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Old 06-13-2007, 01:00 PM   #4
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pubtym...great name by the way.

I'm good with the whole cleaning process, but I need a little clarification on the 'inside coil cleaning'.

Are you talking about cleaning from inside the coach? Down the air return shaft? If you are, I can tell you that my Ultimate A/C inside coils are not close to the filter/access location. As a matter of fact, I can just barely get the filter in and out, much less run spray and water into the shaft with hopes of hitting inside coil fins.

If you're not talking about cleaning from the inside, I think I need more clarification on how to do steps 3 and 4.

Excellent step by step post.
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Old 06-13-2007, 03:24 PM   #5
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<BLOCKQUOTE class="ip-ubbcode-quote"><div class="ip-ubbcode-quote-title">quote:</div><div class="ip-ubbcode-quote-content">Originally posted by ua40j:
pubtym...great name by the way.

I'm good with the whole cleaning process, but I need a little clarification on the 'inside coil cleaning'.

Are you talking about cleaning from inside the coach? Down the air return shaft? If you are, I can tell you that my Ultimate A/C inside coils are not close to the filter/access location. As a matter of fact, I can just barely get the filter in and out, much less run spray and water into the shaft with hopes of hitting inside coil fins.

If you're not talking about cleaning from the inside, I think I need more clarification on how to do steps 3 and 4.

Excellent step by step post. </div></BLOCKQUOTE>

Jim,

Thanks for the positive comment.

I am talking about cleaning the inside/condensing coils..from the inside of the coach. The inside condensing coils are always downstream (air) from the inside A/C filter.

I provided these procedures for my model 35U and it could work for floorplans/models similar to it...that have a removable access panel for access to the filter..with the condensing coils accessible (arm's reach) in the sub filter compartment. My 35U filter access panel is on the floor in the space/compartment under my rear bed.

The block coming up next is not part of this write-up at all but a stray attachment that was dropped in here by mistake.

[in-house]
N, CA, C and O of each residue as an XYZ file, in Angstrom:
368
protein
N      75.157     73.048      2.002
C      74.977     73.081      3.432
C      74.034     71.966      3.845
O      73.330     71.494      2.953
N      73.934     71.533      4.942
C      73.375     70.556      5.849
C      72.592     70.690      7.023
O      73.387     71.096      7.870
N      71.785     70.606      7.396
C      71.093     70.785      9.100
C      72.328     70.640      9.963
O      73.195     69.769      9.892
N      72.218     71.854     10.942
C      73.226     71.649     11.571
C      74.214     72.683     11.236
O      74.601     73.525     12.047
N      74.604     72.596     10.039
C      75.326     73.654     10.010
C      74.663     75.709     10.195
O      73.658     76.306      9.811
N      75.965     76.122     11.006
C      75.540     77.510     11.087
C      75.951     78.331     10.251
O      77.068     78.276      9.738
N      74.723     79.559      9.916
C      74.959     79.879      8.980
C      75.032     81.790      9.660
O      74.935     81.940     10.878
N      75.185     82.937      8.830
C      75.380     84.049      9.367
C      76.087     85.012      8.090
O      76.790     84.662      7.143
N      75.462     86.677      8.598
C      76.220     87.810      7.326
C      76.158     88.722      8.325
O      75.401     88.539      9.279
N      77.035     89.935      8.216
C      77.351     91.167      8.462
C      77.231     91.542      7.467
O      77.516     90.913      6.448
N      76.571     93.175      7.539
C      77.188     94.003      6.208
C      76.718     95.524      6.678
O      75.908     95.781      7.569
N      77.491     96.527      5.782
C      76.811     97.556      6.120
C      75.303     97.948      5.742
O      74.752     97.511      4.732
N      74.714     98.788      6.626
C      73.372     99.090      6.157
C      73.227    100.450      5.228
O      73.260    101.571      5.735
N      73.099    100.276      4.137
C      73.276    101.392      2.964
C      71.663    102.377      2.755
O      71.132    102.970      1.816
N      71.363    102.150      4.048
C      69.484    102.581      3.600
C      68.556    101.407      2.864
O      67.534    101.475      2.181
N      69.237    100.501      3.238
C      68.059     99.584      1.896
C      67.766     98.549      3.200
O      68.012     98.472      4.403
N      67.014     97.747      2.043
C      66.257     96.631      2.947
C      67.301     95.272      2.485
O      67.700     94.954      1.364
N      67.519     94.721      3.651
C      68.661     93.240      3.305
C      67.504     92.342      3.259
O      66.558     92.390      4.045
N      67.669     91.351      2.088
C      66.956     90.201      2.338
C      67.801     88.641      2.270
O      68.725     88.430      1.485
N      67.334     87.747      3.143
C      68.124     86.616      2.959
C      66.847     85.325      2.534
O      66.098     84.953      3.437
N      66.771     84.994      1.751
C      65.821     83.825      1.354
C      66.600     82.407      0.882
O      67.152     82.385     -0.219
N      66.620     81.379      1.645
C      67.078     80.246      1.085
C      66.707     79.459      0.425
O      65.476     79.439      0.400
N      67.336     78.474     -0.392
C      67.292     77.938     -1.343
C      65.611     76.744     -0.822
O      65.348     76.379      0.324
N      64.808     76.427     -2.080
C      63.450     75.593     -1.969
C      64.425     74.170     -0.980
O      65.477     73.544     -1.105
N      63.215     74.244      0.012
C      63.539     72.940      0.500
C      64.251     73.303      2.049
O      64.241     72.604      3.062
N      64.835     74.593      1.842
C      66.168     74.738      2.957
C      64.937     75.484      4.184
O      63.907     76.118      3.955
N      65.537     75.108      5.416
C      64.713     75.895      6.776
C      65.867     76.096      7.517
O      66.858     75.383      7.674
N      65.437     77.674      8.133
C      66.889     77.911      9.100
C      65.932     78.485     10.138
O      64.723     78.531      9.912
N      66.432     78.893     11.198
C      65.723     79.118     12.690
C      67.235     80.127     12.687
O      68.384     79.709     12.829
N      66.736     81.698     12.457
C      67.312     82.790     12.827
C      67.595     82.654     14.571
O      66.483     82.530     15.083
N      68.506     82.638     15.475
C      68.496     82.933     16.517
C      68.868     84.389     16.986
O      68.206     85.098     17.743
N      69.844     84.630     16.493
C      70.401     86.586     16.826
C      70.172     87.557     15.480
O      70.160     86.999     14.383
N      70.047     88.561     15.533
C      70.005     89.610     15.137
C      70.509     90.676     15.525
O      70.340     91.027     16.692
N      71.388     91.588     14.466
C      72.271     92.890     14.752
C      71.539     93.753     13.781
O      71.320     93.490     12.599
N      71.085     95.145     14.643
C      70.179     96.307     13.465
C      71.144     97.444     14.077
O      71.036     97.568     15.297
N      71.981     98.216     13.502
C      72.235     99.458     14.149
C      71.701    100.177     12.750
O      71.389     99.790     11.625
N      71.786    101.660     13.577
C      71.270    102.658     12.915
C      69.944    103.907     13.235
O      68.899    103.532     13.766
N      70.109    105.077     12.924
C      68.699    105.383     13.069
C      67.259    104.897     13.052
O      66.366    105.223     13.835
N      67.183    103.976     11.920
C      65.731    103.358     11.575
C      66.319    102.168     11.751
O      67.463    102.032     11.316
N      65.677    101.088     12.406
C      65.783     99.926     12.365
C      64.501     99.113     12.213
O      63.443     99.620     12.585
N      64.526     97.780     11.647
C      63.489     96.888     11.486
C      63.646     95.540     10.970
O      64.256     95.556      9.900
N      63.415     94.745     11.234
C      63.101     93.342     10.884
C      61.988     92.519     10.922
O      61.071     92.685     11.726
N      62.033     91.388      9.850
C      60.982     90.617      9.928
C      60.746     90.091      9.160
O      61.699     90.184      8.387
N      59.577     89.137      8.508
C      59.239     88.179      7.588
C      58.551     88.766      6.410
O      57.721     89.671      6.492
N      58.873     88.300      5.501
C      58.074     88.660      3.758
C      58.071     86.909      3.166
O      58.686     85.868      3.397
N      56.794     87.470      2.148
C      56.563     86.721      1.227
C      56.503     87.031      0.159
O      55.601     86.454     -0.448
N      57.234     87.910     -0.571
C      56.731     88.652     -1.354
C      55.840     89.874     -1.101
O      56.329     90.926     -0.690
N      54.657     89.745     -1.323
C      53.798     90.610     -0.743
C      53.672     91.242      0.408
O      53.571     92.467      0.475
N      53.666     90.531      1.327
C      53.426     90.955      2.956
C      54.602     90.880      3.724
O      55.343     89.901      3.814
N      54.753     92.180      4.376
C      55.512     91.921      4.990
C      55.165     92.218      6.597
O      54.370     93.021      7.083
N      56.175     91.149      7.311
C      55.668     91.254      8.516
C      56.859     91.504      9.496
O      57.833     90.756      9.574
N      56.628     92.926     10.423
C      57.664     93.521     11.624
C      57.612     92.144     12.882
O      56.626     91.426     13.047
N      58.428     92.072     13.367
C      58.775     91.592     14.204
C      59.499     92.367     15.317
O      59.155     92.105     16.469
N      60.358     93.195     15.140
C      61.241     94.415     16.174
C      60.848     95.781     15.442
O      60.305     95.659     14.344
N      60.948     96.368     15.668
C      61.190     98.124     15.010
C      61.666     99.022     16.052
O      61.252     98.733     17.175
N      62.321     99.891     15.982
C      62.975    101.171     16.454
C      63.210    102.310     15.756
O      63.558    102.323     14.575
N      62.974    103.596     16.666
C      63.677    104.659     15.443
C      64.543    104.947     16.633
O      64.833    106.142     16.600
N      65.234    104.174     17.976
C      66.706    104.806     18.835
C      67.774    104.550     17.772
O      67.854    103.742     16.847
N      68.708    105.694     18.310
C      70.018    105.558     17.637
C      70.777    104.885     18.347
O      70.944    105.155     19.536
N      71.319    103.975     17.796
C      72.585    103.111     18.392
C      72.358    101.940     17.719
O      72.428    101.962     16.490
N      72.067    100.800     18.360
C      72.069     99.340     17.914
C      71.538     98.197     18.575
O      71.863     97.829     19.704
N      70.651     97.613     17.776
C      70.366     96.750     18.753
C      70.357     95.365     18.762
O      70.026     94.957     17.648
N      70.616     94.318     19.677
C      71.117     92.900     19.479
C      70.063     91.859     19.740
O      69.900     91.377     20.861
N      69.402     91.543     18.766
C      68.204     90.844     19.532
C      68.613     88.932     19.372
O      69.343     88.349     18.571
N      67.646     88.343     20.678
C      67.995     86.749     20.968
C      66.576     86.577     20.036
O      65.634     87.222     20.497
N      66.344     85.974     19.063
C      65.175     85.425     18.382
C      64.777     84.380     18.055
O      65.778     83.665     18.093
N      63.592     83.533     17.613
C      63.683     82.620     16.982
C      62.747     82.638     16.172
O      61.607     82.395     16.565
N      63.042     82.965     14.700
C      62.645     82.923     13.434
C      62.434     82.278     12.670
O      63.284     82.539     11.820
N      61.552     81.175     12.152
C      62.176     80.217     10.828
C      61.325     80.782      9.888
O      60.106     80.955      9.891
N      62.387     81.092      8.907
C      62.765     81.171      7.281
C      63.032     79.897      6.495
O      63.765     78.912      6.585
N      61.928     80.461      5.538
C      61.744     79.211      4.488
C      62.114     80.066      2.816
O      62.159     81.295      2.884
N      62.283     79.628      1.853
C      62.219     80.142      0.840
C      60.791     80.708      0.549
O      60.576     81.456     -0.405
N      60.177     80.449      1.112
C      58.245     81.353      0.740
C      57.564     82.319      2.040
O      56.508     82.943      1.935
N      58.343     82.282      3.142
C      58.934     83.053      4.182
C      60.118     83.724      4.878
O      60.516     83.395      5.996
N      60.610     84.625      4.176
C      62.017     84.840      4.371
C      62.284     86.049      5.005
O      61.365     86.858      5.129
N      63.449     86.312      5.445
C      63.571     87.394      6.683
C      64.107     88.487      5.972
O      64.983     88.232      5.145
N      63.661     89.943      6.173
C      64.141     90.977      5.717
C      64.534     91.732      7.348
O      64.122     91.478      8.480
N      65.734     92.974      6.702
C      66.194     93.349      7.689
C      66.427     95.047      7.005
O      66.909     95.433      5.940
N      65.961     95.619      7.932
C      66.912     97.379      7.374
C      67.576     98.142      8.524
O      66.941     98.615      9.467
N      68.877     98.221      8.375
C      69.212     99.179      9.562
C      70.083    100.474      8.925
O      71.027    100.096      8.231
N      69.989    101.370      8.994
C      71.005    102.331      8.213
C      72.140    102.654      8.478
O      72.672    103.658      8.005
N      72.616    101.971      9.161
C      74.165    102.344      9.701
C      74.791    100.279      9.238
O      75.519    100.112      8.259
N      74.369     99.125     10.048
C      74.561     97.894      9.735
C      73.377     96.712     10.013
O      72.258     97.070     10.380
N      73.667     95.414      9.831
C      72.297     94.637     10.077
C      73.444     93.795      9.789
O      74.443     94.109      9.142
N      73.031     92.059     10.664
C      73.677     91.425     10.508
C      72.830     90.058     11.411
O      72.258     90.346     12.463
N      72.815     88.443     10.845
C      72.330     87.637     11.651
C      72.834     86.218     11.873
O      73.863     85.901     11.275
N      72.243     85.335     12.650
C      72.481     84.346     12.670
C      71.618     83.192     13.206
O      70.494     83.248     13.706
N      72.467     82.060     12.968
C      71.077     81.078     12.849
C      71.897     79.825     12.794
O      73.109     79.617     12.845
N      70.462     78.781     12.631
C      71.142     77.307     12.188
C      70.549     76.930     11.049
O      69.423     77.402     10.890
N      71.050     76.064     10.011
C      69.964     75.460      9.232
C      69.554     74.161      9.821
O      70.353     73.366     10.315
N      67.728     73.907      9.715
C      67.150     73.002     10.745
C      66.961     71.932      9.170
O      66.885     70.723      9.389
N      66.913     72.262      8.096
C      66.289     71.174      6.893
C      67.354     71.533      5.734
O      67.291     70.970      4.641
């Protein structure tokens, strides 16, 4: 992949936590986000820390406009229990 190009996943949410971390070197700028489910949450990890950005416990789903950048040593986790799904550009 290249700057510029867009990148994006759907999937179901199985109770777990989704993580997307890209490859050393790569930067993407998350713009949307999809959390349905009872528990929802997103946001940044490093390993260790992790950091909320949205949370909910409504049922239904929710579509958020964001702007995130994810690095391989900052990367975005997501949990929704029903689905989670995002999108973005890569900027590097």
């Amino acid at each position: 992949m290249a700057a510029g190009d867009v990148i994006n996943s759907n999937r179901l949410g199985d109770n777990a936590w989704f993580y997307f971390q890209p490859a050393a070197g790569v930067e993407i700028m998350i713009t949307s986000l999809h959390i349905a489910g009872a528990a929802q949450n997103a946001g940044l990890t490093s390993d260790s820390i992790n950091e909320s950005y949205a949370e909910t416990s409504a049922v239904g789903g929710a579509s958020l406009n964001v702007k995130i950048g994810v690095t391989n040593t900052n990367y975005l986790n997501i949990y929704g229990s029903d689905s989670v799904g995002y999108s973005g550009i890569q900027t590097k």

Unfortunately, I'm not familiar with your 40J air system setup. So, if you are unable to readily access an air chamber downstream of the filter...so as to reach the inside condensing coils..this procedure apparently won't work for you and any inside coil cleaning.

As a minimum, I would do the outside coil cleaning (Step 2).
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Old 06-13-2007, 04:26 PM   #6
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Another tip....today I inspected my evaporator coil and found a lot of bent fins. Most that were not protected by the outside grille were mashed flat. I raised the grille and used a plastic tongue depressor (I work in a hospital) to straighten all the fins. Took almost an hour to do it but this little gizmo fit between the fins perfectly and is soft enough to do no damage.

So, if you have a nurse in your family, have them bring home some plastic tongue depressors (or sneak a few the next time you are at the doc).
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Old 06-29-2007, 01:40 PM   #7
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Comment on 'Drain Valve' and bent fins from above posts...

The 'drain valve ' on the bottom of the Coleman-Mach system is built like a rubber gromment. Remove it by using a small screwdriver if you wish. I use my finger pop it out. Then stick you finger up into the area and go completely around the inside as far as you can. First time I did this I removed various lengths of carpet fibers. If you leave this rubber drain piece in, water will come out but solid items like the carpet fibers will just stay there and get smelly. Put the plug/drain back in when done cleaning by aligning grove in rubber with plastic of plan and work it in.

Bent Fins.... Another option for straightening fins. Go to NAPA, Ask for P/N 209570 (UPC = 46926 59145) This is a fin comb. White nylon, six different sizes of combs. Costs about $25. It's worth it. Work great on the house A/C, engine radiator, and fixing the radiator and/or A/C on the towed after all those miles!
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Old 06-30-2007, 08:43 AM   #8
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Thanks alot for this input on the A/C routine maintenance. Very helpful.